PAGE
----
A person named Jenn commented on my previous blog post and said she’d like to be buried in an old pine box under a tree or wrapped in a cozy quilt. I loved the quilt idea. Why do we dress dead bodies austerely? Why not in something comfortable and soft?

I don’t know much at all, really. I don’t know how I’d feel about dressing my child or my husband for burial should they pass before me. I think that death is a deeply personal matter and we all grieve differently and have our ways of bringing closure and healing. Is there a right or wrong way to do this? I think not.

I’d love a discussion on this topic. What is your personal experience with viewing and burial?

If it’s not weird of me…

23 thoughts on “On burial again

  1. I want a white coffin with limelight hydrangeas in a bower above it. I also have money set aside for a catered meal. Of smoked chicken 🐓 baked beans ,cheese potatoes and slaw. No red jello melting into the funeral potatoes. 😩 I always was different…😆

  2. I think the most important thing to remember is (like you said) everyone is so very different and you never know how it will feel when you are in those shoes. My mom died very unexpectedly in her sleep at the age of 70. I remember how an acquaintance of mine dealt with the sudden death of her husband, telling her children, “Surround yourself with people!” I felt about as opposite of that as possible — the less people around the better! However, as the long line of people kept coming at the viewing, and my feet were numb from standing, I do have to say I felt an overwhelming feeling of love and care that all these people took the time to show up in that way. Two of my sisters helped to dress mom and comb her hair and found it very meaningful; my other sister and I had no desire to be a part of that. I do think if I had not been able to view mom’s body at all, it may have affected my feelings of closure and saying goodbye, but I would say that experience is probably more beneficial to some, than others. When it comes to my own death and funeral, I usually say that people can do whatever they like — at that point I won’t care anyway!! 😄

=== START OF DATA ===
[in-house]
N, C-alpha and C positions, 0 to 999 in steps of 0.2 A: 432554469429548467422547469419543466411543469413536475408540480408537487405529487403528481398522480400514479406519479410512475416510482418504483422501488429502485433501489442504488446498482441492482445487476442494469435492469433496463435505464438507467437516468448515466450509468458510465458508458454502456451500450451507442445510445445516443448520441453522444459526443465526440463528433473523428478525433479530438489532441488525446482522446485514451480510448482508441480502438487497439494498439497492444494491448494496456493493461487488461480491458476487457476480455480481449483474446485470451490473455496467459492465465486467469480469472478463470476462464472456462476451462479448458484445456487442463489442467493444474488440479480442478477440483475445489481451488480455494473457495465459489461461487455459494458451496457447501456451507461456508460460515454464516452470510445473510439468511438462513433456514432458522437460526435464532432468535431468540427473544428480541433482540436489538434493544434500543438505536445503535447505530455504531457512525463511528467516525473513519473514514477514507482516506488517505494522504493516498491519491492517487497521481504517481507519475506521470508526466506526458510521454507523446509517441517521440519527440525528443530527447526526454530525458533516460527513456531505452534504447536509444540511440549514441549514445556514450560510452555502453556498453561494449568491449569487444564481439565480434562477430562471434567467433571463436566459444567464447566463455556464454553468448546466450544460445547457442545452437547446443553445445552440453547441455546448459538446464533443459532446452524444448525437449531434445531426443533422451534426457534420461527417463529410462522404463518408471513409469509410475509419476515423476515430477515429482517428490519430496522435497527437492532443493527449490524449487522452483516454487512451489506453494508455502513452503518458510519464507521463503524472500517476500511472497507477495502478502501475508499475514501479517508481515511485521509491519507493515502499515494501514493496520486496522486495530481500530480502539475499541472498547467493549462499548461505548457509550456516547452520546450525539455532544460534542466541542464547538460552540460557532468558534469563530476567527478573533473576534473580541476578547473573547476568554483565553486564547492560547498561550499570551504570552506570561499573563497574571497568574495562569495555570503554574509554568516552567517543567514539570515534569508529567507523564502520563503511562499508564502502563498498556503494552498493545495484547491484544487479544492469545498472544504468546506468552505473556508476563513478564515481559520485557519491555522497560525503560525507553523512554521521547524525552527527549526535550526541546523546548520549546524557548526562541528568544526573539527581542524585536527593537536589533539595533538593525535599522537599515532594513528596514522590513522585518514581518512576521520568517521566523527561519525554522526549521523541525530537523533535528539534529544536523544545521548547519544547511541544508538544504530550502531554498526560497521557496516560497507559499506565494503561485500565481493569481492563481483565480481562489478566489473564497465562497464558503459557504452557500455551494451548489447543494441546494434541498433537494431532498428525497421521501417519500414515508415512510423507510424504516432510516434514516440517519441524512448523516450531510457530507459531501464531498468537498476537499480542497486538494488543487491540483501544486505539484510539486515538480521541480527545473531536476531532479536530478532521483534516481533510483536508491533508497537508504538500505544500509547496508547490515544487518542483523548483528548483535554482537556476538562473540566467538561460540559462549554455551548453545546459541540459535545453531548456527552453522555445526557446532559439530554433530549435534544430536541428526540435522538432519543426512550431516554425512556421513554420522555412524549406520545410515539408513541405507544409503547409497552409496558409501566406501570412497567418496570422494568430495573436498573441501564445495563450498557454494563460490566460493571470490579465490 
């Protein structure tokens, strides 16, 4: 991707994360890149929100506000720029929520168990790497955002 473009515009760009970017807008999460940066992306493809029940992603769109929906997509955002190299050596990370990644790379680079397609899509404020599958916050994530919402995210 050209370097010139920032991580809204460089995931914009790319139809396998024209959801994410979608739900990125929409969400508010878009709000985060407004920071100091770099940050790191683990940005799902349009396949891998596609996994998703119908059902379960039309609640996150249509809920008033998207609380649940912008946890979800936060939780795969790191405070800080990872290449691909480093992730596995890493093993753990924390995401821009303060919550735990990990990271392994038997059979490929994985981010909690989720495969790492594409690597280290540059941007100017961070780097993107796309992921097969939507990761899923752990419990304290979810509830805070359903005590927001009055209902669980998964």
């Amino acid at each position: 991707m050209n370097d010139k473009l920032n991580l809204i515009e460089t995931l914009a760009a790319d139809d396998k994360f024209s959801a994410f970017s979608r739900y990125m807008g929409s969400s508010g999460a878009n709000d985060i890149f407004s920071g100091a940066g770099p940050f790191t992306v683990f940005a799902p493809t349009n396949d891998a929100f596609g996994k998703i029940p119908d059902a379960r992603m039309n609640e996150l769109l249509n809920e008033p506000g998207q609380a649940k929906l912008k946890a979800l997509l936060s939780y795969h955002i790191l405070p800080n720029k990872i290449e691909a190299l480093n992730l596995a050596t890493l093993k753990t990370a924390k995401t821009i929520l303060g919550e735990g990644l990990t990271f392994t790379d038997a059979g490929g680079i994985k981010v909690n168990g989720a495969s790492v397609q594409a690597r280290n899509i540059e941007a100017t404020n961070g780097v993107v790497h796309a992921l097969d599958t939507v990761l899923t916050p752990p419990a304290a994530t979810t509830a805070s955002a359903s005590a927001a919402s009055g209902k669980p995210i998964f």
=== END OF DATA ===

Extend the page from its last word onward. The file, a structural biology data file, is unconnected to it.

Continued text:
1. I like this. With my personality, I’d probably enjoy all the people too. And I didn’t realize your mom’s death was sudden. That carries an ache of its own, I’m sure.

  3. I find your views interesting. I’m part of Weaverland Conference, a sister Conference to the Wislers, with the same practices, but maybe a little difference in how we orchestrate them.